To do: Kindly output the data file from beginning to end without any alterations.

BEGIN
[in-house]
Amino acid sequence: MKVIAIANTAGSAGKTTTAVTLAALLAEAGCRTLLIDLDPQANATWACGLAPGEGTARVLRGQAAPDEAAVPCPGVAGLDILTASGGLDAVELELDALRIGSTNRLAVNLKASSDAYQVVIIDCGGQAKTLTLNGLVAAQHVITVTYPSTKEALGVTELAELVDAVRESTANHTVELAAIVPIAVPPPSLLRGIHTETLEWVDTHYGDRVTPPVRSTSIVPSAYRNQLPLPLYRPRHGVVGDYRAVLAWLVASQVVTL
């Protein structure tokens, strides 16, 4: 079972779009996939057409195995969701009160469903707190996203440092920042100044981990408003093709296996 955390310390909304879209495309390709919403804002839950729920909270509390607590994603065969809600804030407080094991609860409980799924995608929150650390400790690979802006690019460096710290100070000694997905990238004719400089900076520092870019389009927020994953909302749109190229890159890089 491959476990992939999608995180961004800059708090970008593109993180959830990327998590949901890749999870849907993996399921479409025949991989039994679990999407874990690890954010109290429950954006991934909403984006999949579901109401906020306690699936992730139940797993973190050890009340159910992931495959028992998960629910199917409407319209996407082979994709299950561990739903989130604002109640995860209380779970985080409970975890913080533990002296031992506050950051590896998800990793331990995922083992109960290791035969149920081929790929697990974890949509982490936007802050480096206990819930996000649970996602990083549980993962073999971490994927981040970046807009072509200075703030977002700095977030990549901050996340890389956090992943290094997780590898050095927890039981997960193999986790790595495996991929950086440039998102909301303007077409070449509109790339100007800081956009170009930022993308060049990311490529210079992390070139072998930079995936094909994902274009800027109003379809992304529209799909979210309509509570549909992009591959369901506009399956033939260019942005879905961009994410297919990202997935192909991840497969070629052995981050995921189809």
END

[in-house]
Amino acid sequence: MKVIAIANTAGSAGKTTTAVTLAALLAEAGCRTLLIDLDPQANATWACGLAPGEGTARVLRGQAAPDEAAVPCPGVAGLDILTASGGLDAVELELDALRIGSTNRLAVNLKASSDAYQVVIIDCGGQAKTLTLNGLVAAQHVITVTYPSTKEALGVTELAELVDAVRESTANHTVELAAIVPIAVPPPSLLRGIHTETLEWVDTHYGDRVTPPVRSTSIVPSAYRNQLPLPLYRPRHGVVGDYRAVLAWLVASQVVTL
């Protein structure tokens, strides 16, 4: 079972779009996939057409195995969701009160469903707190996203440092920042100044981990408003093709296996 955390310390909304879209495309390709919403804002839950729920909270509390607590994603065969809600804030407080094991609860409980799924995608929150650390400790690979802006690019460096710290100070000694997905990238004719400089900076520092870019389009927020994953909302749109190229890159890089 491959476990992939999608995180961004800059708090970008593109993180959830990327998590949901890749999870849907993996399921479409025949991989039994679990999407874990690890954010109290429950954006991934909403984006999949579901109401906020306690699936992730139940797993973190050890009340159910992931495959028992998960629910199917409407319209996407082979994709299950561990739903989130604002109640995860209380779970985080409970975890913080533990002296031992506050950051590896998800990793331990995922083992109960290791035969149920081929790929697990974890949509982490936007802050480096206990819930996000649970996602990083549980993962073999971490994927981040970046807009072509200075703030977002700095977030990549901050996340890389956090992943290094997780590898050095927890039981997960193999986790790595495996991929950086440039998102909301303007077409070449509109790339100007800081956009170009930022993308060049990311490529210079992390070139072998930079995936094909994902274009800027109003379809992304529209799909979210309509509570549909992009591959369901506009399956033939260019942005879905961009994410297919990202997935192909991840497969070629052995981050995921189809």